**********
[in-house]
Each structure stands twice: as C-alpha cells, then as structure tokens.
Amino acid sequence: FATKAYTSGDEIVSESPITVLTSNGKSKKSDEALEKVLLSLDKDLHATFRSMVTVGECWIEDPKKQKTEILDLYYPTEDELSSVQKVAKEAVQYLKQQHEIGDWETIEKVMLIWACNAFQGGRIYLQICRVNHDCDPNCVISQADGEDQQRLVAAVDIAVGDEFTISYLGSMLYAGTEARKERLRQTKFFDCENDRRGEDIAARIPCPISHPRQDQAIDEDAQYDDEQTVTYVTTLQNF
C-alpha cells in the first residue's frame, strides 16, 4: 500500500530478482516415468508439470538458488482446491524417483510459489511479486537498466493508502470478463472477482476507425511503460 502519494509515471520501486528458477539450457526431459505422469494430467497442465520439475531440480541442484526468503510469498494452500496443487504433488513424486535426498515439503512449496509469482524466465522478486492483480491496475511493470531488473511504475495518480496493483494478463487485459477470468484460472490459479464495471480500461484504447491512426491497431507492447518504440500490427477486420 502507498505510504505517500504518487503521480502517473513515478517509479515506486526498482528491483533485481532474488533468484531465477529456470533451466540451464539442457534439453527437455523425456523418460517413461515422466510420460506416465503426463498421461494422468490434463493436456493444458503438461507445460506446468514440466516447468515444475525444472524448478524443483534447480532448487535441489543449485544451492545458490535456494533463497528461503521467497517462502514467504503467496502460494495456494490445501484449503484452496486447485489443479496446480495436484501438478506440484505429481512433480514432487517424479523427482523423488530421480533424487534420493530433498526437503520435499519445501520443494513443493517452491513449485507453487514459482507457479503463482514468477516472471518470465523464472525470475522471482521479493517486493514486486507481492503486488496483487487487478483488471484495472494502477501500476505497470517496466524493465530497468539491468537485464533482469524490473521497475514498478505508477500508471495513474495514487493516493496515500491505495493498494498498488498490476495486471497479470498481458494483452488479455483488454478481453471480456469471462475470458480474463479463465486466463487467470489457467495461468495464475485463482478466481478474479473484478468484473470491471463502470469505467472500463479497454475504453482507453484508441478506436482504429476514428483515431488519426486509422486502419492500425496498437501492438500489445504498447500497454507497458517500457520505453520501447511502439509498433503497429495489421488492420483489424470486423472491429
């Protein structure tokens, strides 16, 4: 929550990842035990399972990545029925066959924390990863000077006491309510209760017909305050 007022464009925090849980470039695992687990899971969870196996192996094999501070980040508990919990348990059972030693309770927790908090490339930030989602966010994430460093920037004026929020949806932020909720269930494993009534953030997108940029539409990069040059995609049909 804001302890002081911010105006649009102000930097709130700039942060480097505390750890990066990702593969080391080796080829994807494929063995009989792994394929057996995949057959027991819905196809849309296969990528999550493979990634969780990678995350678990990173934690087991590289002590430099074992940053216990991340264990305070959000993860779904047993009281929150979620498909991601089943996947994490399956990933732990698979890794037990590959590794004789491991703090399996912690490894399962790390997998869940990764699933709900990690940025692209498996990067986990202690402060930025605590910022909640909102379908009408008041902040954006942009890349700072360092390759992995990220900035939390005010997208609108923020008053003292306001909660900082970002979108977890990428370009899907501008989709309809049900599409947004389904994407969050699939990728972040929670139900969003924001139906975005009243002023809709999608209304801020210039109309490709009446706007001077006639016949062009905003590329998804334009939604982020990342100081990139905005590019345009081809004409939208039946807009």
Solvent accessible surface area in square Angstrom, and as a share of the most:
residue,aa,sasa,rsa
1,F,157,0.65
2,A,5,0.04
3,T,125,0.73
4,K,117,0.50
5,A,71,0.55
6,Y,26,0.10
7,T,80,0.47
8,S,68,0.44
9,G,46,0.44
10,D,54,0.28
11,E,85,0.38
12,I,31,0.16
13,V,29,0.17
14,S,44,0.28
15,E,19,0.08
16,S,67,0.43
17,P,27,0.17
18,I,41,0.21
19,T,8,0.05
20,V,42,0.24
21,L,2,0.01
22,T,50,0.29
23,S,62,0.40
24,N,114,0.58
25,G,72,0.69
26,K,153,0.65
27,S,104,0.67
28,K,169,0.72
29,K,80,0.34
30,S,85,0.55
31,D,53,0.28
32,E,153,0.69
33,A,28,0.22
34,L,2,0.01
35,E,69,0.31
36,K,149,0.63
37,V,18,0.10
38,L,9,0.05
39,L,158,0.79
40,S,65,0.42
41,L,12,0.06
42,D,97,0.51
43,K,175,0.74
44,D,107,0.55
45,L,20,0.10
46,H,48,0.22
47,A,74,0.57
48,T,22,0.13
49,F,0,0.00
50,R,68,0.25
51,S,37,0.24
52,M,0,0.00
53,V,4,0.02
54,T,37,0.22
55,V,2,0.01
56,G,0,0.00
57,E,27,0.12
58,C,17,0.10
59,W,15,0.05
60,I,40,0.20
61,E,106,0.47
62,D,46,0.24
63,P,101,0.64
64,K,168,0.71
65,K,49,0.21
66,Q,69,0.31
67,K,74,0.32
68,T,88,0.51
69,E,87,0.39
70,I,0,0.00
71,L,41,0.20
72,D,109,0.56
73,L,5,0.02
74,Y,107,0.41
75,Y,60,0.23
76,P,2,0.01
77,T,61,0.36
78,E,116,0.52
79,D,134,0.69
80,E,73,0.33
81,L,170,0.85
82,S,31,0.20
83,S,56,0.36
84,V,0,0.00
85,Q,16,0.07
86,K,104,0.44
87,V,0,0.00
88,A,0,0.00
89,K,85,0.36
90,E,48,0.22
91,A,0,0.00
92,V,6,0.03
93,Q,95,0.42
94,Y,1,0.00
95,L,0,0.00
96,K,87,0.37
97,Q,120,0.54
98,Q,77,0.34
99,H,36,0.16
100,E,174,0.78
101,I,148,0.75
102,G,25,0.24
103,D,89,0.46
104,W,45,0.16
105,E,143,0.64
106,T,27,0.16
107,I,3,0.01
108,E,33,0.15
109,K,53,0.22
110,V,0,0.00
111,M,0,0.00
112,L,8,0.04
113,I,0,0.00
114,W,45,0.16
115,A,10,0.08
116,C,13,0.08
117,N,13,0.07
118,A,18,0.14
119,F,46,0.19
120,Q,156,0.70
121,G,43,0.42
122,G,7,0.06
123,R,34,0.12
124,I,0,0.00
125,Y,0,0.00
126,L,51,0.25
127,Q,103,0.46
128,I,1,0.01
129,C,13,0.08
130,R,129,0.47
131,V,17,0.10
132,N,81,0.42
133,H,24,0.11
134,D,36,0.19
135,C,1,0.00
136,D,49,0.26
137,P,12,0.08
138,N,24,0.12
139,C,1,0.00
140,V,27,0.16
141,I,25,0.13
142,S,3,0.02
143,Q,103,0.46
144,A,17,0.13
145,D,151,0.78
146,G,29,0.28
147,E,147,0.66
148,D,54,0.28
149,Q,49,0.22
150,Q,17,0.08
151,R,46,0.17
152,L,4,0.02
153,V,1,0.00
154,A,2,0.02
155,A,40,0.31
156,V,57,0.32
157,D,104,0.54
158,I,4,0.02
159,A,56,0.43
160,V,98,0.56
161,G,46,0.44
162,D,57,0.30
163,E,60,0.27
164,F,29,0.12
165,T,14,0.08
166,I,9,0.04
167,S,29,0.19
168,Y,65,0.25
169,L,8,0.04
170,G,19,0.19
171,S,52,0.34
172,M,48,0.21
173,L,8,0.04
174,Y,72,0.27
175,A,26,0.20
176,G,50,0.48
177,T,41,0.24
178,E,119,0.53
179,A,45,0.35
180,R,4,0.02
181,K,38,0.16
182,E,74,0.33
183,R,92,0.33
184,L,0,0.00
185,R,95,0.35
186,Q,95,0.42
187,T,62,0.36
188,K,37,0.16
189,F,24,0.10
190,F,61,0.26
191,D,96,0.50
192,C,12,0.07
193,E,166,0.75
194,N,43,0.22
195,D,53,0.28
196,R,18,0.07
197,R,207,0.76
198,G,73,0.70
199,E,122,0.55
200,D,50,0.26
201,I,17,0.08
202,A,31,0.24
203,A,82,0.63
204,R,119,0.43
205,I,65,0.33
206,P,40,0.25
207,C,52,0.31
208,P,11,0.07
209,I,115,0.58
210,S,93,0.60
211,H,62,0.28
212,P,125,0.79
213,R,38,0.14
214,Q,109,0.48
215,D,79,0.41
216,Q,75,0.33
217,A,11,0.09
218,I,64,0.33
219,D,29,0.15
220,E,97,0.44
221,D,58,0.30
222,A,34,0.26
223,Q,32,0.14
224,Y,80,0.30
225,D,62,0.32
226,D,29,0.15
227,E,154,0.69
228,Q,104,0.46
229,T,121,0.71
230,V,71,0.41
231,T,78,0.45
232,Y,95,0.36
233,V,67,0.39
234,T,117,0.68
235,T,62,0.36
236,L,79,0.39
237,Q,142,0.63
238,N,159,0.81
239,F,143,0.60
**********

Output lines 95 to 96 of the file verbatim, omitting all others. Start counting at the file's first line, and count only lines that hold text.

88,A,0,0.00
89,K,85,0.36